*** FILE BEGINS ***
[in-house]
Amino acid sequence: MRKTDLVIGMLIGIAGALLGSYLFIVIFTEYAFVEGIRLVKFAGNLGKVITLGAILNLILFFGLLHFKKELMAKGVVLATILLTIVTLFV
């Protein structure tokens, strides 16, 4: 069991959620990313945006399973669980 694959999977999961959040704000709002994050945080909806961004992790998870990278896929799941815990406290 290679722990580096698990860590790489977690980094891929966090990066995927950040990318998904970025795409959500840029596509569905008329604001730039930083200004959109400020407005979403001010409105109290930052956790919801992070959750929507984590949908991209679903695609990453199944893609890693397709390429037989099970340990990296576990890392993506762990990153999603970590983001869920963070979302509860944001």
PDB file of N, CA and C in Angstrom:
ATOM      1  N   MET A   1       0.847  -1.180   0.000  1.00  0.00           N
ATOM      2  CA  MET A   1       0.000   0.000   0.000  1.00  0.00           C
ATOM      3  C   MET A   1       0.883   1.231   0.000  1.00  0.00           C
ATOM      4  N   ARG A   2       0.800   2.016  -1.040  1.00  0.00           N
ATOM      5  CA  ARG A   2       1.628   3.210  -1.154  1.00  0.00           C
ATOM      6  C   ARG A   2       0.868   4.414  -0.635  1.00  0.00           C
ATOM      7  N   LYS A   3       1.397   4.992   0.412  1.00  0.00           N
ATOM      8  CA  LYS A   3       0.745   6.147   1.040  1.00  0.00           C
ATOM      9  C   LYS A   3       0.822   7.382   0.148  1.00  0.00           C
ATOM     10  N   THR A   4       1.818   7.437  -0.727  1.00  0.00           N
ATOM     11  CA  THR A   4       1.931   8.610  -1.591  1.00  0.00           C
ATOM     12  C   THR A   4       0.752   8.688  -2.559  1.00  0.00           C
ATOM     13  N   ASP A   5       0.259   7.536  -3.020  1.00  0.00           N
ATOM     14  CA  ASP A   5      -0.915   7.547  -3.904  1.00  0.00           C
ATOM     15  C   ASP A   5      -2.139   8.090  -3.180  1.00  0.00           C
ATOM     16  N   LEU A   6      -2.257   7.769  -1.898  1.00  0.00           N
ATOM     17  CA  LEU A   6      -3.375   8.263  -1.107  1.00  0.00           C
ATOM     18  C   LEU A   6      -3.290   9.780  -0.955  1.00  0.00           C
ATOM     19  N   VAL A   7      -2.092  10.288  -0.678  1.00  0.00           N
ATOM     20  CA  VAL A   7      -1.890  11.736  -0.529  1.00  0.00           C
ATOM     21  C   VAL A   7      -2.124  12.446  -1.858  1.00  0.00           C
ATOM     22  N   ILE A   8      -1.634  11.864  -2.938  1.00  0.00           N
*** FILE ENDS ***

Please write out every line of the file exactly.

[in-house]
Amino acid sequence: MRKTDLVIGMLIGIAGALLGSYLFIVIFTEYAFVEGIRLVKFAGNLGKVITLGAILNLILFFGLLHFKKELMAKGVVLATILLTIVTLFV
């Protein structure tokens, strides 16, 4: 069991959620990313945006399973669980 694959999977999961959040704000709002994050945080909806961004992790998870990278896929799941815990406290 290679722990580096698990860590790489977690980094891929966090990066995927950040990318998904970025795409959500840029596509569905008329604001730039930083200004959109400020407005979403001010409105109290930052956790919801992070959750929507984590949908991209679903695609990453199944893609890693397709390429037989099970340990990296576990890392993506762990990153999603970590983001869920963070979302509860944001």
PDB file of N, CA and C in Angstrom:
ATOM      1  N   MET A   1       0.847  -1.180   0.000  1.00  0.00           N
ATOM      2  CA  MET A   1       0.000   0.000   0.000  1.00  0.00           C
ATOM      3  C   MET A   1       0.883   1.231   0.000  1.00  0.00           C
ATOM      4  N   ARG A   2       0.800   2.016  -1.040  1.00  0.00           N
ATOM      5  CA  ARG A   2       1.628   3.210  -1.154  1.00  0.00           C
ATOM      6  C   ARG A   2       0.868   4.414  -0.635  1.00  0.00           C
ATOM      7  N   LYS A   3       1.397   4.992   0.412  1.00  0.00           N
ATOM      8  CA  LYS A   3       0.745   6.147   1.040  1.00  0.00           C
ATOM      9  C   LYS A   3       0.822   7.382   0.148  1.00  0.00           C
ATOM     10  N   THR A   4       1.818   7.437  -0.727  1.00  0.00           N
ATOM     11  CA  THR A   4       1.931   8.610  -1.591  1.00  0.00           C
ATOM     12  C   THR A   4       0.752   8.688  -2.559  1.00  0.00           C
ATOM     13  N   ASP A   5       0.259   7.536  -3.020  1.00  0.00           N
ATOM     14  CA  ASP A   5      -0.915   7.547  -3.904  1.00  0.00           C
ATOM     15  C   ASP A   5      -2.139   8.090  -3.180  1.00  0.00           C
ATOM     16  N   LEU A   6      -2.257   7.769  -1.898  1.00  0.00           N
ATOM     17  CA  LEU A   6      -3.375   8.263  -1.107  1.00  0.00           C
ATOM     18  C   LEU A   6      -3.290   9.780  -0.955  1.00  0.00           C
ATOM     19  N   VAL A   7      -2.092  10.288  -0.678  1.00  0.00           N
ATOM     20  CA  VAL A   7      -1.890  11.736  -0.529  1.00  0.00           C
ATOM     21  C   VAL A   7      -2.124  12.446  -1.858  1.00  0.00           C
ATOM     22  N   ILE A   8      -1.634  11.864  -2.938  1.00  0.00           N